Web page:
American choreographer, artist and director Kevin O'Connor on ensemble aerial, Axis Syllabus, contemporary circus in the USA, and the inspirational movement of gibbons.
I grew up in a commune in London, Ontario and was immersed in improvised dance training and visual arts from a young age. After high school I completed a Science degree in Natural Resource Conservation at the University of British Columbia, where I studied wild salmon populations, mountain lions, and worked on land use plans. In Vancouver I developed a rigorous ashtanga yoga and capoeira practice. After graduating I decided to pursue my artistic interests full-time.
I was keen on exploring and researching body knowledge through practice as opposed to academic work, and moved to London, England to train at Circus Space. I developed a trapeze piece there and then auditioned for the École nationale de cirque in Montreal, got in, and specialised in corde lisse and minored in clown there. After graduating I moved to New York and immersed myself in the city, working for a site-specific dance company called Sens Productions and teaching a lot of corde lisse classes.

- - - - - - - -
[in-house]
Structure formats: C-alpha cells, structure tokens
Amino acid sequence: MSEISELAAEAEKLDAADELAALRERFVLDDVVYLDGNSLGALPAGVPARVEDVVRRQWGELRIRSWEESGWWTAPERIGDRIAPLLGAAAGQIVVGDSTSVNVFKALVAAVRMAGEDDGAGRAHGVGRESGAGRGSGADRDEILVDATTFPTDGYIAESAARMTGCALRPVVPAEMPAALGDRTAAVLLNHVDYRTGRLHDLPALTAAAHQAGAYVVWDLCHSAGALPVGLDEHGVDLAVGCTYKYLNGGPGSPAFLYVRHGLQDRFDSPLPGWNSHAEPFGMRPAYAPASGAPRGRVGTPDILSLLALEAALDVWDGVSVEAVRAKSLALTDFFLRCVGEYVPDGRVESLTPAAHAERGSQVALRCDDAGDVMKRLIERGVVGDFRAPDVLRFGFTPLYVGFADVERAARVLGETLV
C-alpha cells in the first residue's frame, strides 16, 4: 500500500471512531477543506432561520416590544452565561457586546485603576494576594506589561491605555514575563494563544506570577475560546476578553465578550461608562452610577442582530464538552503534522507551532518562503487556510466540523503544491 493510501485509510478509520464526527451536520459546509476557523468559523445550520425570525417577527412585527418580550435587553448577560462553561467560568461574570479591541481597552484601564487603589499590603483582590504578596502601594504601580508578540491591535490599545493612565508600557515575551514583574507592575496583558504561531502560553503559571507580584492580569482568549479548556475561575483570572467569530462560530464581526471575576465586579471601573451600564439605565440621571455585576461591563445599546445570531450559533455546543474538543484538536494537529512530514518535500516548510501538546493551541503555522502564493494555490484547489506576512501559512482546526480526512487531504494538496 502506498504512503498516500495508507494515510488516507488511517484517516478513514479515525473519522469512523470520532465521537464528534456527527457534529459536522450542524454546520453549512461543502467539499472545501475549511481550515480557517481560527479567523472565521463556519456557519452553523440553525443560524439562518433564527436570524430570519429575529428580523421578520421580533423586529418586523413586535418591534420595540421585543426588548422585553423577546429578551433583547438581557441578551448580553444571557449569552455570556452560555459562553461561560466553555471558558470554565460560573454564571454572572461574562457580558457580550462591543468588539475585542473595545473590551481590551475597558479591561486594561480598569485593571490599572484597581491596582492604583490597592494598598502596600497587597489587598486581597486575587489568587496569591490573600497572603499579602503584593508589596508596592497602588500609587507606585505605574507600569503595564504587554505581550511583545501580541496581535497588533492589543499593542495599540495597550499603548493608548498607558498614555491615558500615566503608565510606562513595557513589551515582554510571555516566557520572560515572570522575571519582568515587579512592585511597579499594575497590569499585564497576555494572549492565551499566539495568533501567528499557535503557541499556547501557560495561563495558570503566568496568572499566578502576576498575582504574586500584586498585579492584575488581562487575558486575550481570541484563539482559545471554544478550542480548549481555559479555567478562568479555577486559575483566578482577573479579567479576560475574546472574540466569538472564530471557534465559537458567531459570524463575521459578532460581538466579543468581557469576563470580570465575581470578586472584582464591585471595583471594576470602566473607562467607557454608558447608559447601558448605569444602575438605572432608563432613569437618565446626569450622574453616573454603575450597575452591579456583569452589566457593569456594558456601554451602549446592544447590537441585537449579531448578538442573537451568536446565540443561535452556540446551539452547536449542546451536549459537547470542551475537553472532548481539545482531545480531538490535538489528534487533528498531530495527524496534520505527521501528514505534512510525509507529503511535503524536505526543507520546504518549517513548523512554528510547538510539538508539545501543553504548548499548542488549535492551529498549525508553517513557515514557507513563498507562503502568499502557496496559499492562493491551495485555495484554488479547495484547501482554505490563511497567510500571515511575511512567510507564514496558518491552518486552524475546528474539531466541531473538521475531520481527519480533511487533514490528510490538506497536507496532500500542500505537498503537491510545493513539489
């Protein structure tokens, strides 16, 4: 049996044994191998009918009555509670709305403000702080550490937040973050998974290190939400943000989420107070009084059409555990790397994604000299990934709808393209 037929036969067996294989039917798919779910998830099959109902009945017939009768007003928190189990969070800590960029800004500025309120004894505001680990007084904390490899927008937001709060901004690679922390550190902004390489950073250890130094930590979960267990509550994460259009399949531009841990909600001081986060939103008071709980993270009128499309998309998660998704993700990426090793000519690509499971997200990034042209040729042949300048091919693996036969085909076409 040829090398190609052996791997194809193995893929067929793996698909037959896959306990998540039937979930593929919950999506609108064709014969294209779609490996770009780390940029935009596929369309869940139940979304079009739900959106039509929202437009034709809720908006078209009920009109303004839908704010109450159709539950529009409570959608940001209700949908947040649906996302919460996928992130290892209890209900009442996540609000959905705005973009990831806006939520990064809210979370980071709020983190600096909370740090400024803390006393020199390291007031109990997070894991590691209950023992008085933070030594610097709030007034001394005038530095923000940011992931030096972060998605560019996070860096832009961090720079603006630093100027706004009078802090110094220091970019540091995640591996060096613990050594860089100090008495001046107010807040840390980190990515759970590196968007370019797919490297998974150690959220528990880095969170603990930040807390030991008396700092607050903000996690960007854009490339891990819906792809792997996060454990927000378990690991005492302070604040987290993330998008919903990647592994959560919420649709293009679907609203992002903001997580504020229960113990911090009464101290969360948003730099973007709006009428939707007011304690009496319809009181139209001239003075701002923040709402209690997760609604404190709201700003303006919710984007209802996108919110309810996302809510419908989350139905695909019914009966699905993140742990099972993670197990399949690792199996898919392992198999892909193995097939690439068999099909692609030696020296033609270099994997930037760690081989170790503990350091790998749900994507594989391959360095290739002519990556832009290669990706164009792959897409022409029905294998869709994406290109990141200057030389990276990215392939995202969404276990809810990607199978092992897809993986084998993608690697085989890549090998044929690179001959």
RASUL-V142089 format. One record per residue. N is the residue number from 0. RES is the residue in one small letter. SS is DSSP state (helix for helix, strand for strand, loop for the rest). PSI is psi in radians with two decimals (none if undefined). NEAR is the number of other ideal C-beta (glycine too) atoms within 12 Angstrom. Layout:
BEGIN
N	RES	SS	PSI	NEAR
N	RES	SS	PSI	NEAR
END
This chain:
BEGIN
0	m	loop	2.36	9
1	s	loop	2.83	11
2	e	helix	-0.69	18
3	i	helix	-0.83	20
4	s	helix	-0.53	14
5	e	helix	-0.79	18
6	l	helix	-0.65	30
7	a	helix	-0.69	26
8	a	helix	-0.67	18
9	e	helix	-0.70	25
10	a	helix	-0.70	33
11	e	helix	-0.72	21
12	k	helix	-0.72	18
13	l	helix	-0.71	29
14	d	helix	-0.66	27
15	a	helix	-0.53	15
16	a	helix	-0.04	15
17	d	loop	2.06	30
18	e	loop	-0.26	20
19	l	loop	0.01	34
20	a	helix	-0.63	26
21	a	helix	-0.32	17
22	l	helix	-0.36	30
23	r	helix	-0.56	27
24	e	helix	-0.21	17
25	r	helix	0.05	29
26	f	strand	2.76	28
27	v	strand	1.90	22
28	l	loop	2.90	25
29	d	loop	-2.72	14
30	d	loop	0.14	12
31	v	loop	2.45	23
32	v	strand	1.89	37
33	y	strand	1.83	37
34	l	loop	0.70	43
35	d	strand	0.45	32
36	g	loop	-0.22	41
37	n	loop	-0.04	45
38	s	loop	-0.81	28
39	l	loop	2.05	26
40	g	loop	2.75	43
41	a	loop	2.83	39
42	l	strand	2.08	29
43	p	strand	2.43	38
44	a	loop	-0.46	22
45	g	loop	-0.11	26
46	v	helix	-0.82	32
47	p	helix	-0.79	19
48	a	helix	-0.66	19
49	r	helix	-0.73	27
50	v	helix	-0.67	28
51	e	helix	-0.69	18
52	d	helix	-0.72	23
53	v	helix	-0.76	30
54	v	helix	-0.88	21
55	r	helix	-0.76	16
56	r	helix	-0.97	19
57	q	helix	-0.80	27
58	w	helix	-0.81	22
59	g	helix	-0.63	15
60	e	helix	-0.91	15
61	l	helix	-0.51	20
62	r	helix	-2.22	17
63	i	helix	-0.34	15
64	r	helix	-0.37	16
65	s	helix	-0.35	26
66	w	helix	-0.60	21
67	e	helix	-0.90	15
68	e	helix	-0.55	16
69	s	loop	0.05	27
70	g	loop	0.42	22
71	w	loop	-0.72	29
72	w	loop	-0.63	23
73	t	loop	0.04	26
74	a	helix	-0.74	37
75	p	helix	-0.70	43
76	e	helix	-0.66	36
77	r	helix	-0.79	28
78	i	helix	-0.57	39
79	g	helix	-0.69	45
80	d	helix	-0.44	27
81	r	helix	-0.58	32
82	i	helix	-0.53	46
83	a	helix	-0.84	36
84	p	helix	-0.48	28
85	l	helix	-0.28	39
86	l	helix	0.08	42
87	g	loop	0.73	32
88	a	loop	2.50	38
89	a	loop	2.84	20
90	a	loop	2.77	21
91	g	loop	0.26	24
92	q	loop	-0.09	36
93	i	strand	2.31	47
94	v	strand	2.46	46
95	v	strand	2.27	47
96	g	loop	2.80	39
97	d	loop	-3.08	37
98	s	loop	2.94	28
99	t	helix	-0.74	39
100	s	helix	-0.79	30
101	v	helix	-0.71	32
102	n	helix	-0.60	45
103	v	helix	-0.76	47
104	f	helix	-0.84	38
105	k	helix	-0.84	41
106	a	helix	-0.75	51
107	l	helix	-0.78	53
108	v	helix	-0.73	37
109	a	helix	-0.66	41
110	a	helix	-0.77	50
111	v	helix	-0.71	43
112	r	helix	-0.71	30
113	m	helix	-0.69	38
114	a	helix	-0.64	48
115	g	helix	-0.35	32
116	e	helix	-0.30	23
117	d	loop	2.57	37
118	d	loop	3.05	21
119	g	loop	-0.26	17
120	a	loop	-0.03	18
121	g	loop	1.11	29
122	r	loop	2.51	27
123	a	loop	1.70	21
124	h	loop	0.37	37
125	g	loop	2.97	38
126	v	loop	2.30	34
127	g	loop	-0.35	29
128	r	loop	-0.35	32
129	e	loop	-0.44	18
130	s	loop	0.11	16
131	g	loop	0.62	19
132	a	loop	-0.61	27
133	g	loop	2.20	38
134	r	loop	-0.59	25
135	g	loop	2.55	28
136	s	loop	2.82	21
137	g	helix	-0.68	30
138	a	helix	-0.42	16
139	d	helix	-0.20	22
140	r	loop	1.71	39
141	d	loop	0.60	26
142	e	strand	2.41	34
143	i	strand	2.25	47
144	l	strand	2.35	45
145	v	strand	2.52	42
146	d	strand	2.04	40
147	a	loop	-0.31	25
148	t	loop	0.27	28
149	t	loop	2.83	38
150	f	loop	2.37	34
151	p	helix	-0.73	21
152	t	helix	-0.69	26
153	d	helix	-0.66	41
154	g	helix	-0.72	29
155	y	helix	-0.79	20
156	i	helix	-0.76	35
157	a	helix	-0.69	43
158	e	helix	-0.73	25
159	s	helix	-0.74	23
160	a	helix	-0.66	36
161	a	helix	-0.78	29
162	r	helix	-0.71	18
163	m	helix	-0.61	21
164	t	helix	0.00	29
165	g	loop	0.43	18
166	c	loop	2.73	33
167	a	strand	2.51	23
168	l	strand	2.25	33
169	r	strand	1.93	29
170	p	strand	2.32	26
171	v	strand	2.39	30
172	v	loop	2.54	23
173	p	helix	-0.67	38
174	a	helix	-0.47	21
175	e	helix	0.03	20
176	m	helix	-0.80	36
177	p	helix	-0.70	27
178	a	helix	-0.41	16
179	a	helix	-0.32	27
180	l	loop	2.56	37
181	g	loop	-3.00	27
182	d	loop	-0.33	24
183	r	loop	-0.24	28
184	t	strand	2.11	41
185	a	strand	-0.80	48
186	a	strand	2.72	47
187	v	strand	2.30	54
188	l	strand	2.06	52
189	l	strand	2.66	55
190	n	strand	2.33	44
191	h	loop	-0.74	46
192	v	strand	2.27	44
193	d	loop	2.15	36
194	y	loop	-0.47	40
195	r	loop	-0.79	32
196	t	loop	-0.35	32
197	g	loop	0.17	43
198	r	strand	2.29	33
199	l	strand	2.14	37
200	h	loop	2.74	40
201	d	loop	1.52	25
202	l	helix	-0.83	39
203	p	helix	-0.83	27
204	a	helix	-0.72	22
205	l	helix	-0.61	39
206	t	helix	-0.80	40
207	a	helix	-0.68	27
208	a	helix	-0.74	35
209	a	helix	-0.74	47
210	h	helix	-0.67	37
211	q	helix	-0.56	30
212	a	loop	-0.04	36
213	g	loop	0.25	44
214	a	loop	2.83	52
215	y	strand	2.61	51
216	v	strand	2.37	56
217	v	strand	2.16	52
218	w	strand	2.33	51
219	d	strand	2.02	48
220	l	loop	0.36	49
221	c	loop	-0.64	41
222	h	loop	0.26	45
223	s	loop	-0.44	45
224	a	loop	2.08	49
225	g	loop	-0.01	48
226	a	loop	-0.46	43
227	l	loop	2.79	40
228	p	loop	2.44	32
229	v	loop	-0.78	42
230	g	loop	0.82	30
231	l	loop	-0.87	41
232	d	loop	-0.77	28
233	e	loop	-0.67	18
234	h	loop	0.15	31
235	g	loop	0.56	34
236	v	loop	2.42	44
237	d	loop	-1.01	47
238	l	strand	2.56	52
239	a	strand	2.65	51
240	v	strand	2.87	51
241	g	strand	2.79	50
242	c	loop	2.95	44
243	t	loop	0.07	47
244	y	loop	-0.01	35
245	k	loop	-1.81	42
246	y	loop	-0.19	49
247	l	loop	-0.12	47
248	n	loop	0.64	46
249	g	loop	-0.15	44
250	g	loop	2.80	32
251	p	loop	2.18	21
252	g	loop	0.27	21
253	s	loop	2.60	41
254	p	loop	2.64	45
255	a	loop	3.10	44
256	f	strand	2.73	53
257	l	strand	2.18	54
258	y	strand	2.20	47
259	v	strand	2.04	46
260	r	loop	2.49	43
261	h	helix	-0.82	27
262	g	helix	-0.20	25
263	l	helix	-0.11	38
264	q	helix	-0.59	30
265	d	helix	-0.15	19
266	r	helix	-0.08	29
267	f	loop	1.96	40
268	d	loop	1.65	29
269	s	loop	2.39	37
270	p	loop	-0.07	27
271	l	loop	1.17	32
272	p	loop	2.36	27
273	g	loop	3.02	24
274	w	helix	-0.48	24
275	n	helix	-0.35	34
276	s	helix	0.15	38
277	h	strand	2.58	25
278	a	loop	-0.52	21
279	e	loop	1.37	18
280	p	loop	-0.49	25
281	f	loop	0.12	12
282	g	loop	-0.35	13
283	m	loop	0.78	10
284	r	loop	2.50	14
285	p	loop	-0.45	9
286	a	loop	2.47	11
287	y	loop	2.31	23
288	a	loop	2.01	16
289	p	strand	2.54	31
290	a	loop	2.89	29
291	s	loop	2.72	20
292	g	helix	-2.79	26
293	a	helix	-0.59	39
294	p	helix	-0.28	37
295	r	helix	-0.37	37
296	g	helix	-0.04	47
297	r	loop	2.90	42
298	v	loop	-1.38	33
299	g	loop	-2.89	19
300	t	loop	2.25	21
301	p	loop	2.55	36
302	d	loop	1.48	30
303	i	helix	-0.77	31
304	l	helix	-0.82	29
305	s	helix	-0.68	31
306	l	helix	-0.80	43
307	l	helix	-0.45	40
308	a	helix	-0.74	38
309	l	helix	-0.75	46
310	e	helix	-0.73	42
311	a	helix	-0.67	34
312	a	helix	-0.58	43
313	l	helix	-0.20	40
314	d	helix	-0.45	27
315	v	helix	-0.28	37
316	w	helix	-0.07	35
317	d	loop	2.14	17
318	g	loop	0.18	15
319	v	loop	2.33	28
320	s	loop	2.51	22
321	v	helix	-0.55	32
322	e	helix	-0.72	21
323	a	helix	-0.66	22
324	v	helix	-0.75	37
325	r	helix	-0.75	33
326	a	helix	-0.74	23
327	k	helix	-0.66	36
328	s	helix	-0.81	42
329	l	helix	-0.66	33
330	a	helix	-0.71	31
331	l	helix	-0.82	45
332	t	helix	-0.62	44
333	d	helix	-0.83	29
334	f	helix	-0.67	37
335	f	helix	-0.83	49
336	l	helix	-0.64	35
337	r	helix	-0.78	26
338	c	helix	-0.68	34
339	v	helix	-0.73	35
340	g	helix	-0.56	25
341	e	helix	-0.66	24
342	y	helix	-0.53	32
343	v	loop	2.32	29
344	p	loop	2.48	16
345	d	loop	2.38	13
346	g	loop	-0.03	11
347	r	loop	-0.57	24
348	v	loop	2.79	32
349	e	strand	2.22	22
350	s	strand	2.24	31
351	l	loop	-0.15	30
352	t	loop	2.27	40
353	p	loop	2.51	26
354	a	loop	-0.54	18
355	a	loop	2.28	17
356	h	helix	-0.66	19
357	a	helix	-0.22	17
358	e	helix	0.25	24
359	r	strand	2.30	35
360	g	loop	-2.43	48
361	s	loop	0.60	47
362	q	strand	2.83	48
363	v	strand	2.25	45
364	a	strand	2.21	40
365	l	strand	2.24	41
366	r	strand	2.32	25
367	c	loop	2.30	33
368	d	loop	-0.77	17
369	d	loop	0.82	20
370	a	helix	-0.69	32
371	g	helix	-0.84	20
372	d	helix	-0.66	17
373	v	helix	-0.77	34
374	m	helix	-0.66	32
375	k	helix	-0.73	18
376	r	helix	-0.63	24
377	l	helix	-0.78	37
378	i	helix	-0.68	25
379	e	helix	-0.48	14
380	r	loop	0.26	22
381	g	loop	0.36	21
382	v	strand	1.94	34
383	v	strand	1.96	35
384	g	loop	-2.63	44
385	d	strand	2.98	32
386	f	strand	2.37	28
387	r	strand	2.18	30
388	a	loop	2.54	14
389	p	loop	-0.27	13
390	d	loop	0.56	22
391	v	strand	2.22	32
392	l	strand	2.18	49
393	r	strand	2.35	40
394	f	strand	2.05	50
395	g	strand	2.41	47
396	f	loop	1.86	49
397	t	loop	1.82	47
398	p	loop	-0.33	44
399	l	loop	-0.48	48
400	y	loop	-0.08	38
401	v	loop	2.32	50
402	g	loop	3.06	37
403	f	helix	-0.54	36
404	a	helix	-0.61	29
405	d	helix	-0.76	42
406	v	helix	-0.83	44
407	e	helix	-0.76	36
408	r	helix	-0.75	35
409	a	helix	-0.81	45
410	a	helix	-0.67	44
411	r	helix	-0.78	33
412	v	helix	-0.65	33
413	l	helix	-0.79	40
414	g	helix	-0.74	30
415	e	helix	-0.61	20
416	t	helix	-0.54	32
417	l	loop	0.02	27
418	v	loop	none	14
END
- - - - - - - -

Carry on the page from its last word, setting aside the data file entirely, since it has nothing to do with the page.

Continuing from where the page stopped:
I watched a lot of performance art, became involved in the contact improvisation world, went to shows in the downtown dance scene, and performed in the nightclubs. I produced my first installation piece with seven aerialists in a small warehouse space in Brooklyn. After that I started to receive funding from the Canada and Ontario Arts Councils and produced The Sunlight Zone, a full-length show which toured to California and Ontario.
I currently live in Oakland, California. There’s a great dance and circus community, and many circus artists here are also interested in performance art, dance, contact improvisation... I’m particularly inspired by the work of Keith Hennessy — originally from Canada and now based in the Bay Area with his company Circo Zero. His work is both political and queer.